While doing this moth series, I've been acutely aware of how closely related are art and religion.  In both, so long as the participant adheres to the belief of status quo, all goes well, but the moment an idea or concept gets questioned, eyebrows begin to raise and hostility shows its ugly head.

I am reminded of being an art student at the University of Georgia back in the 60's when traditional or classical approaches to art were scorned as dead (just like God was during the same era).  Students who wanted to find their voices in a more traditional approach were dressed down by their instructors as well as their peers.  So in order to maintain a grade average, the student was forced to adhere to the dogma of the day.  It bothered me then and it bothers me now.

Too many of today's artists are stuck in that anti-traditional attitude, blocked from perceiving beyond it.  Andrew Wyeth has been accused of overworking his pieces just because he chose to define his images while Willem de Kooning was praised for his distortions and vague images.  In religion at that time, students believing God was alive and well were sneered at and considered less than intelligent.  Today some of those same kind of attitudes persist, even if in reverse.  As Howard use to say, it's the pattern that matters.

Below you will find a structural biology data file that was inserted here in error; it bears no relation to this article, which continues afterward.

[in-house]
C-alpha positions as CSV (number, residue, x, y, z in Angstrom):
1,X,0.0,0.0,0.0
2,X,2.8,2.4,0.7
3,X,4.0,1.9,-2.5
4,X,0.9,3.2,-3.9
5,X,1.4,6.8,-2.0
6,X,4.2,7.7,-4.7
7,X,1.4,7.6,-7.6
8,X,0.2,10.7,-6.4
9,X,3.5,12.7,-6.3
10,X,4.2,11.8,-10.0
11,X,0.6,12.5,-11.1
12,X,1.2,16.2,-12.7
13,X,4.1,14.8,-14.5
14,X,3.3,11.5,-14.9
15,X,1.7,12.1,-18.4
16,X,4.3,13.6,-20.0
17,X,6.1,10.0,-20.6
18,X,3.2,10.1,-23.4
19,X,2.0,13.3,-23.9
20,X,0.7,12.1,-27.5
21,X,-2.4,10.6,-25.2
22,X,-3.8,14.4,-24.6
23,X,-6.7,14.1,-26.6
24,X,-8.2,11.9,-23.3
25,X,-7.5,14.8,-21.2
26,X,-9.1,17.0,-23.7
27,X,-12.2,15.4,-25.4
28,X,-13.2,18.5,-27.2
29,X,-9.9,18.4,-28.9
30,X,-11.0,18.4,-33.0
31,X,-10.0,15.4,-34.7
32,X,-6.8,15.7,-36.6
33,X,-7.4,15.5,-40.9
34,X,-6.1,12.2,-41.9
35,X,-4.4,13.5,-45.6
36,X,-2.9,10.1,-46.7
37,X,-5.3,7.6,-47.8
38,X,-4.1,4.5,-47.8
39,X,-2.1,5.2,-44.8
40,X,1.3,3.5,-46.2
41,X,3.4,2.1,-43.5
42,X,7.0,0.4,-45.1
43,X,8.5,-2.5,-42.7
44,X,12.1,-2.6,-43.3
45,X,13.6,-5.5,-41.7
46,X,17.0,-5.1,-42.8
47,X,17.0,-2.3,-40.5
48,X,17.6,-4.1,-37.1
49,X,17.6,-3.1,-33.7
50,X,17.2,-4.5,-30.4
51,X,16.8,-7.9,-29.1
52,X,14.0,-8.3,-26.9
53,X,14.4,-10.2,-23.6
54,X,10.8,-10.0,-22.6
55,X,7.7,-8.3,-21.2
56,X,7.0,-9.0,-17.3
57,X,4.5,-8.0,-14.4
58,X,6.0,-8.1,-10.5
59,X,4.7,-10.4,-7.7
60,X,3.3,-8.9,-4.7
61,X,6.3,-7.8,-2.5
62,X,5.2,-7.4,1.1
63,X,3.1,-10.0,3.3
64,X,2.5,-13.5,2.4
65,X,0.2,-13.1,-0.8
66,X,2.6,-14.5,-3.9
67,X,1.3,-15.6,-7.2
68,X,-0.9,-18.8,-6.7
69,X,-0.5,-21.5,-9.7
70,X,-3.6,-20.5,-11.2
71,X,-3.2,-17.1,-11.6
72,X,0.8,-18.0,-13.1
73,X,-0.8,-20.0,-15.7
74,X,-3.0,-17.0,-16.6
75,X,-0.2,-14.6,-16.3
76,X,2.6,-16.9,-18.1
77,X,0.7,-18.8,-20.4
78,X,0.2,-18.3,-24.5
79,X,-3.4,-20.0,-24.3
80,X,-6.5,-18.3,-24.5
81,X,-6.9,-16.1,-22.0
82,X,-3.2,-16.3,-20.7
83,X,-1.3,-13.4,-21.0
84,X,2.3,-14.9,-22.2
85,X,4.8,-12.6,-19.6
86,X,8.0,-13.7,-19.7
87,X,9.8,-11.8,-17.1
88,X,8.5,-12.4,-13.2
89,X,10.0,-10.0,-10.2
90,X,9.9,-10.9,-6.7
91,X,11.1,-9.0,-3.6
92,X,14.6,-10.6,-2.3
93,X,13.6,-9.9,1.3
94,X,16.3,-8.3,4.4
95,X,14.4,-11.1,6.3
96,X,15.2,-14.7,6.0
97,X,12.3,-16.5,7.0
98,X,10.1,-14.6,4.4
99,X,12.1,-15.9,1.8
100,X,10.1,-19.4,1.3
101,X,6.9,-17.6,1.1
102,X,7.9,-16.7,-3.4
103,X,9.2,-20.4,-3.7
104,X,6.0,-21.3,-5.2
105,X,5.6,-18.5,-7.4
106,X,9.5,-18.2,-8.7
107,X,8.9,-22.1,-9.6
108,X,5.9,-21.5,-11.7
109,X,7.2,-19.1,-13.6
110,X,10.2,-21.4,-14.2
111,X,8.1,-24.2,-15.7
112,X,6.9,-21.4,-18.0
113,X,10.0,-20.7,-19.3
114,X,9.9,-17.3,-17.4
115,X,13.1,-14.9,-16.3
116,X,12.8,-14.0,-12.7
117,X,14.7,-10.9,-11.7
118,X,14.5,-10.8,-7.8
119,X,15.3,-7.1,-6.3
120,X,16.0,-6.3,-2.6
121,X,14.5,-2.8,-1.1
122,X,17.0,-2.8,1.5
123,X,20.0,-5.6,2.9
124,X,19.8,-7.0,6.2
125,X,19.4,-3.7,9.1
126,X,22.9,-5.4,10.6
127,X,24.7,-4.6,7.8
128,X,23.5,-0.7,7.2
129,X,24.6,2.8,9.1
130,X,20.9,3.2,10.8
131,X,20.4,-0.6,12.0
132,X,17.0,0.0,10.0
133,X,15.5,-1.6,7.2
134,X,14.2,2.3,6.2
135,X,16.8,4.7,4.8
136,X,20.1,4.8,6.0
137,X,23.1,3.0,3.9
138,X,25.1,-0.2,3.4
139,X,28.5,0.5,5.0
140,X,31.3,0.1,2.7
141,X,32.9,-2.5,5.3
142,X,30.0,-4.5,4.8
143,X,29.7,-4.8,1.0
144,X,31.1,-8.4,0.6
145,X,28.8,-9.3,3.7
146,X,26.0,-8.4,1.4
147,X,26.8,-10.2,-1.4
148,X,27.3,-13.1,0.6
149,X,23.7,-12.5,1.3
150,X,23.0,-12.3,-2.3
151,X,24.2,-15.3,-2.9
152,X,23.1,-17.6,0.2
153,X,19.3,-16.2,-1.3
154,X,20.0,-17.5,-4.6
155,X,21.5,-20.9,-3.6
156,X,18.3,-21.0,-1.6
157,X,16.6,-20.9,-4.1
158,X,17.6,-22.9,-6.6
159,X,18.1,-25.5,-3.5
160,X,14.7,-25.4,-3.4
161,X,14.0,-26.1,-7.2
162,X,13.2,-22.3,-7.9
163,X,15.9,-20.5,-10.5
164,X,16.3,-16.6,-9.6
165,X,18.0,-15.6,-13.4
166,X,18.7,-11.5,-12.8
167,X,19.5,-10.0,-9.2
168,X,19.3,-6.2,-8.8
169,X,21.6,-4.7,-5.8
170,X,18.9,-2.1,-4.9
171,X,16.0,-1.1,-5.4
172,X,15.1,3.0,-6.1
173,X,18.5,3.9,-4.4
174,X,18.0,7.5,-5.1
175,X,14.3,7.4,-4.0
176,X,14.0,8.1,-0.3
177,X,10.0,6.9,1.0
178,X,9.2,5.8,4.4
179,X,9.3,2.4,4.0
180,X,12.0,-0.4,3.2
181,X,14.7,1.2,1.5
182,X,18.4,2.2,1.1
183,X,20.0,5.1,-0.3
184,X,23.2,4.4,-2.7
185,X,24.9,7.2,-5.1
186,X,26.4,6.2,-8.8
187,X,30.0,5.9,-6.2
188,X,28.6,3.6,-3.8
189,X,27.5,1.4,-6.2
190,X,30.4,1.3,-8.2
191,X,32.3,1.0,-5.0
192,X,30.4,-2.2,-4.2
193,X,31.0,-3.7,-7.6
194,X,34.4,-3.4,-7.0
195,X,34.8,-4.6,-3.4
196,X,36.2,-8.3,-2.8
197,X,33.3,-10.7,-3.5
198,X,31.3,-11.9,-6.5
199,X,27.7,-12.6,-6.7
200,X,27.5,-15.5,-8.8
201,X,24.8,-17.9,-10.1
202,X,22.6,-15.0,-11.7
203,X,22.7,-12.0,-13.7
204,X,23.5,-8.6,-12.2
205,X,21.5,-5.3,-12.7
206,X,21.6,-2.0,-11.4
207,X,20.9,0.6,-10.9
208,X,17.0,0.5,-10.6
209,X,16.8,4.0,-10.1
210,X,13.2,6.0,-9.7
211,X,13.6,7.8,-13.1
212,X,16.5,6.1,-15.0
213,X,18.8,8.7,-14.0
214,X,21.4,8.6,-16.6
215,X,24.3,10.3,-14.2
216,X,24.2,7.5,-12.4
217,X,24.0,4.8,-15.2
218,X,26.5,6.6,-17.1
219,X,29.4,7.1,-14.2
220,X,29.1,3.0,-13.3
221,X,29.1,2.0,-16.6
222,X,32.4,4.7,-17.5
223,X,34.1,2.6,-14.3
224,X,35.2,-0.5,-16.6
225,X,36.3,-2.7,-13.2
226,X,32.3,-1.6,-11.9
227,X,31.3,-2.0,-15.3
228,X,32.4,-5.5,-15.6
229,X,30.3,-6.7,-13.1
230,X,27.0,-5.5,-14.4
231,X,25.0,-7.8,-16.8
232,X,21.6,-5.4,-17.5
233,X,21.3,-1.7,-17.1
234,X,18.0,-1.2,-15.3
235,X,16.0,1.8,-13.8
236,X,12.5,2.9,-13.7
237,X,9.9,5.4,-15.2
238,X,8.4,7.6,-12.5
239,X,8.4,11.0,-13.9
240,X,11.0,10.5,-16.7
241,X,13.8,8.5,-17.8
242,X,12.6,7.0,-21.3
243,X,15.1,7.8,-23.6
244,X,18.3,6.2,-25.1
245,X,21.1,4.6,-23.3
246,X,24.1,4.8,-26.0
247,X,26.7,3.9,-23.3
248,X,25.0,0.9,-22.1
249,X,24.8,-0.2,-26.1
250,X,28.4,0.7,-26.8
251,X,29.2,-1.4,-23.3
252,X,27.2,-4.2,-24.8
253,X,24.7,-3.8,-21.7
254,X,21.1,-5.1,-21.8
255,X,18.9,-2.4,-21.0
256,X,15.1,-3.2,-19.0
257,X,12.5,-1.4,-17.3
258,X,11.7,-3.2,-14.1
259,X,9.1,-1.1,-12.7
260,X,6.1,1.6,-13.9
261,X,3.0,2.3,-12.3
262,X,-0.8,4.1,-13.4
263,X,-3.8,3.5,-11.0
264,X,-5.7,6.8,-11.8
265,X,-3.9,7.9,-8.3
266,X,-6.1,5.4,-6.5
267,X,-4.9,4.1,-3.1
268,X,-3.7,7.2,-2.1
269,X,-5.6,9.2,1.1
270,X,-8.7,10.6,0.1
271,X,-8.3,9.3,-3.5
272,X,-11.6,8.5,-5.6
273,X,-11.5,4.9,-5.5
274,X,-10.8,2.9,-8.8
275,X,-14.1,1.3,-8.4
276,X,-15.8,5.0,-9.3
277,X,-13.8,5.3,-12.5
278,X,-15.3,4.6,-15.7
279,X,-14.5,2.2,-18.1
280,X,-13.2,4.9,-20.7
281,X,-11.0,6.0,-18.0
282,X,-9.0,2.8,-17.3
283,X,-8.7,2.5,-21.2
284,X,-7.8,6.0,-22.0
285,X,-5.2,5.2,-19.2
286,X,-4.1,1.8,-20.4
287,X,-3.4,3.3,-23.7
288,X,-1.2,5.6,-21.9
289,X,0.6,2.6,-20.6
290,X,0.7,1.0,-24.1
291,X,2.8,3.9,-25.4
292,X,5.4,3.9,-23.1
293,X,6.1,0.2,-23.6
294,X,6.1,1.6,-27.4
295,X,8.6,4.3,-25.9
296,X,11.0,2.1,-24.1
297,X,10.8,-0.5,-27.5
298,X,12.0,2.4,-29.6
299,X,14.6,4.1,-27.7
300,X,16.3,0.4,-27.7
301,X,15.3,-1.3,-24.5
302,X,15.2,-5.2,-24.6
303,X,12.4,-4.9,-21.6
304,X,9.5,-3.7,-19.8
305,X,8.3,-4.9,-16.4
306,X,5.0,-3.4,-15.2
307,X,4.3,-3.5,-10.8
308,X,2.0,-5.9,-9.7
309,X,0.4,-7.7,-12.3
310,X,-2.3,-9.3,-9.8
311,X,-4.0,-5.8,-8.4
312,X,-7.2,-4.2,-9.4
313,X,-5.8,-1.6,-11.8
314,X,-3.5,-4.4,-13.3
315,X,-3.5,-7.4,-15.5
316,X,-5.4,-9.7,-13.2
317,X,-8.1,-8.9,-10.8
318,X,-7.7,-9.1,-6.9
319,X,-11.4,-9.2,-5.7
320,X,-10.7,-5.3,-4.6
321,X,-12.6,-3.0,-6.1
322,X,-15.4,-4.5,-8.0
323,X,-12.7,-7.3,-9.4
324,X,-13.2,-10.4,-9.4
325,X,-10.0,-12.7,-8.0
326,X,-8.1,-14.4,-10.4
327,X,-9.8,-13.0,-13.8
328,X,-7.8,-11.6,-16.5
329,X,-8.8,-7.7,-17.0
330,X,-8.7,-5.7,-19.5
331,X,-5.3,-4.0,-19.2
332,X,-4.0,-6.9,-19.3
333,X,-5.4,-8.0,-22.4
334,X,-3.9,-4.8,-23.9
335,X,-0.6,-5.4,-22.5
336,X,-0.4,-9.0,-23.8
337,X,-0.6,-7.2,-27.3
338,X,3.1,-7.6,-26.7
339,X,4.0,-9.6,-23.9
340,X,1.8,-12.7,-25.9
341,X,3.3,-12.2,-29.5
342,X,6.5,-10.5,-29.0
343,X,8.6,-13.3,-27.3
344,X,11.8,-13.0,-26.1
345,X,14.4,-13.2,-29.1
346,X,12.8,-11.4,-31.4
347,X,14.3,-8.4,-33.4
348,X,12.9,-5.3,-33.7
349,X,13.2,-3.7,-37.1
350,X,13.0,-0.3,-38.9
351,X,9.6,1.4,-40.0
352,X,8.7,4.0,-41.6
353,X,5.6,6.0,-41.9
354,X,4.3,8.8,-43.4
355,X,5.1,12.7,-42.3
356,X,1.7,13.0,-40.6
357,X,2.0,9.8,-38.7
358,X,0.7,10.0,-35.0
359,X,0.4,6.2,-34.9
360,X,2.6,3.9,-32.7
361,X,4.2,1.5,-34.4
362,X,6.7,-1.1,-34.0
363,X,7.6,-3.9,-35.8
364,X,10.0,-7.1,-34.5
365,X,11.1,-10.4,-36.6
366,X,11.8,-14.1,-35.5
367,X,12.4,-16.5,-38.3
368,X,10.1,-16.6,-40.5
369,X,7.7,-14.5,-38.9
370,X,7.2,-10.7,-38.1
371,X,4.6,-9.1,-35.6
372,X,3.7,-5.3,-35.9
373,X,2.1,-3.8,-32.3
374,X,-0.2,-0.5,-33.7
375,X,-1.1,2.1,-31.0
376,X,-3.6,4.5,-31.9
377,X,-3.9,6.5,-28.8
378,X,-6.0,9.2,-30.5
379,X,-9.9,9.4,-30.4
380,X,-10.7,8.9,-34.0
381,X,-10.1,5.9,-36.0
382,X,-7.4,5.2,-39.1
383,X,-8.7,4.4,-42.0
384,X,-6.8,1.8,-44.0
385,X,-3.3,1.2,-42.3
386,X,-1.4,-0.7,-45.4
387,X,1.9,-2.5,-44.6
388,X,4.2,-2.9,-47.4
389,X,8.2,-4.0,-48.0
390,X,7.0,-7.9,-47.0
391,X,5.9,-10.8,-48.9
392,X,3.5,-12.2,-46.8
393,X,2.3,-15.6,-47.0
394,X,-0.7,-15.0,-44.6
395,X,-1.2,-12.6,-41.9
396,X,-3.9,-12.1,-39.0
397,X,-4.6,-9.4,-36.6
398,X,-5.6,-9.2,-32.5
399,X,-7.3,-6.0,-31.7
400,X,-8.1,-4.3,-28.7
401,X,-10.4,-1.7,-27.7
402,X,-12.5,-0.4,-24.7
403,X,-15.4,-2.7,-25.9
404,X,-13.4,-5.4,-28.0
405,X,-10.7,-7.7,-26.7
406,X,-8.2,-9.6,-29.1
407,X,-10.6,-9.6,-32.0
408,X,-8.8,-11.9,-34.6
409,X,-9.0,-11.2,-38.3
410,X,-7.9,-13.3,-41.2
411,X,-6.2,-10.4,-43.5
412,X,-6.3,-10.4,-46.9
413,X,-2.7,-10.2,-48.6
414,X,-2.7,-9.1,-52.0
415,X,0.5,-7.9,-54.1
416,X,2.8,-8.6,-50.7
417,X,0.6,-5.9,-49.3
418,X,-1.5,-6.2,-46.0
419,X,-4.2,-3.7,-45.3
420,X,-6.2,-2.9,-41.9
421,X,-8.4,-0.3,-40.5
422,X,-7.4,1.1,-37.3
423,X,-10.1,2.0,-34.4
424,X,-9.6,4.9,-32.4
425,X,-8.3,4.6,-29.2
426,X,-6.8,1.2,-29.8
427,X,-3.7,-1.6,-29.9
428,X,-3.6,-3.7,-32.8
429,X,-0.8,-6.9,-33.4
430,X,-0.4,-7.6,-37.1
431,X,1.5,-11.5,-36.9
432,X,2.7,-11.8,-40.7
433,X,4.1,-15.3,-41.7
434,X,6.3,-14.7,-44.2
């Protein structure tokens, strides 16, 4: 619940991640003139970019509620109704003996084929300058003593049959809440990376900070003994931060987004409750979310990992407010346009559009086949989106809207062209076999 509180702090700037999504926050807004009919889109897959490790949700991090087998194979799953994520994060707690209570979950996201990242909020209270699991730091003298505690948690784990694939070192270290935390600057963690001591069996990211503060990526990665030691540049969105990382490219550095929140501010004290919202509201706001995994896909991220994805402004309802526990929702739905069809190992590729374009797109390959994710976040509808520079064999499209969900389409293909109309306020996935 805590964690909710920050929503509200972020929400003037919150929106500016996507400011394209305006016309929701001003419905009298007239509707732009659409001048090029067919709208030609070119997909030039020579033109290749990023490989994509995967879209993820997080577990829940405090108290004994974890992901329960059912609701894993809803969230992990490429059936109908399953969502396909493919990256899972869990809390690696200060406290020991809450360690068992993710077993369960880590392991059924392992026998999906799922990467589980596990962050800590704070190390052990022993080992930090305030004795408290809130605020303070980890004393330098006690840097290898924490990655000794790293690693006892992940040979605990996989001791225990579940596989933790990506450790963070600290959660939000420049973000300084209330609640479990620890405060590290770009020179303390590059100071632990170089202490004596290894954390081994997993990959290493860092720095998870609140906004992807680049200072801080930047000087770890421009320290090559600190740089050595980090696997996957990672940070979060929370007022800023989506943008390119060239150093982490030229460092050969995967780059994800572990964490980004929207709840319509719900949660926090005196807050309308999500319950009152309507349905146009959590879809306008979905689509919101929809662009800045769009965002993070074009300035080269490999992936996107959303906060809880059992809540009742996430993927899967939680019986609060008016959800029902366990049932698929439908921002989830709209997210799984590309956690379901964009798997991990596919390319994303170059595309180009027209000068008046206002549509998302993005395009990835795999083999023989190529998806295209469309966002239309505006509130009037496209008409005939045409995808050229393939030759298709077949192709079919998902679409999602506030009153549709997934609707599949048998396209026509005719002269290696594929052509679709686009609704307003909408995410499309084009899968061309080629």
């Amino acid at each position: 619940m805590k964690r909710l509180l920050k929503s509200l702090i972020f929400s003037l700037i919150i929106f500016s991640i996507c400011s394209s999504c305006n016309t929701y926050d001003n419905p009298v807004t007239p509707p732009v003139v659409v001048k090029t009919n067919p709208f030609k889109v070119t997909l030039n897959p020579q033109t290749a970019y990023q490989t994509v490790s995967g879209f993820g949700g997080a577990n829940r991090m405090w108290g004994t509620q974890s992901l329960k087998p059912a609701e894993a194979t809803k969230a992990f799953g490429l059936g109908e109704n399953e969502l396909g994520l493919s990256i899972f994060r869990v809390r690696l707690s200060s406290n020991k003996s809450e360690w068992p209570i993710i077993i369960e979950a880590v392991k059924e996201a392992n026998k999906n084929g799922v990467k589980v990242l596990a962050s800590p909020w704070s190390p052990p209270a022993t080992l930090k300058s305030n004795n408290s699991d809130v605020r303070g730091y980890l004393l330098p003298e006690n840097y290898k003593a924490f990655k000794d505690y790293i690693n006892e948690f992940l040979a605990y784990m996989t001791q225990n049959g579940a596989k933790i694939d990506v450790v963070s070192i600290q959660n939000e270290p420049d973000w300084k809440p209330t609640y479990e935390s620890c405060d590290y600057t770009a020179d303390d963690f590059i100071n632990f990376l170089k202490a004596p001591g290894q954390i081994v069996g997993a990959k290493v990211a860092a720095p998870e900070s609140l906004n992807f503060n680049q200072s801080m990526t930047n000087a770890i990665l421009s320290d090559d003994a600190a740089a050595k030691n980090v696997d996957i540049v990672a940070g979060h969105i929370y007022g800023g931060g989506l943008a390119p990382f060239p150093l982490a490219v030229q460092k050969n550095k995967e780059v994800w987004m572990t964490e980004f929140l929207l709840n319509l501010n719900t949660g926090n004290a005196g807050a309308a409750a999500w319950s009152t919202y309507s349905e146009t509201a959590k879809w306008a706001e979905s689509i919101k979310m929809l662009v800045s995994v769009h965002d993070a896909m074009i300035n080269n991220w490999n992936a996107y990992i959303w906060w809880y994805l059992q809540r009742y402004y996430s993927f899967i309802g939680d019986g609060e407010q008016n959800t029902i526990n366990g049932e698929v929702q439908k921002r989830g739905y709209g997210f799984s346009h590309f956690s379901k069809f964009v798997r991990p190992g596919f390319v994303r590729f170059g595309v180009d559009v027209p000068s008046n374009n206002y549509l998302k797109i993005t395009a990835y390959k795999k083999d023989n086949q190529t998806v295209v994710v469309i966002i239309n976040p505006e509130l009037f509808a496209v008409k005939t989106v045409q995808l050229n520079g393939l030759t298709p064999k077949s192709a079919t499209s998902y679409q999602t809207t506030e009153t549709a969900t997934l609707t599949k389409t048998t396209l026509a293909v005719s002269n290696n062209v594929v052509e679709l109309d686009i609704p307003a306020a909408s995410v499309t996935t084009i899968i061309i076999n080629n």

Actually, the attitudes of neither religious zealots nor artistic dogma matter to me.  What matters is that I'm following my inner light, that I not allow that candle to go out, in spite of any prevailing attitudes.

Enjoy this Monday.

Friday, October 8, 2010

Mother Moth Revisited

There's at least one more moth painting to do.  What began this moth series was a mother moth who, back in the spring, chose my screen porch as a place to deposit her eggs just before she died.  What's odd about this is that the Polyphemus usually finds some camouflaged spot in the woods for laying her eggs, but this mother chose a spot out in the open on a screen panel at the front corner of my front porch. 
I did a small painting of her shortly after discovering her, but since that time have been intrigued with the Polyphemus theme--as you know.  I realize this is somehow playing a large role in my coming to terms with Howard's death; there's a serenity while doing these paintings.

I thought perhaps "Ascending" would be the last one in the series, but after finishing it, I want now to go back to the original mother moth and revisit her as the final painting in the series.   I'm beginning as usual with sketchbook studies to familiarize myself with the subject and get a sense of where I want to take it.

Here's a closeup of the value study of the eggs.

The painting will be another large one, the same size as "Ascending."  Beyond that, the idea is evolving.  And as I always say, stay tuned.

Enjoy your Friday.

Wednesday, October 6, 2010


The fourth moth painting is finished.  I entitled it "Ascending." 

"Ascending"      20" x 28"    Watercolor on Paper  
A painting shown as a digital in cyberspace is always at the mercy of individual monitors and translations.  I always hope persons seeing a finished painting receive a decent interpretation of it, but then that's always the risk we take whenever we share images over the web.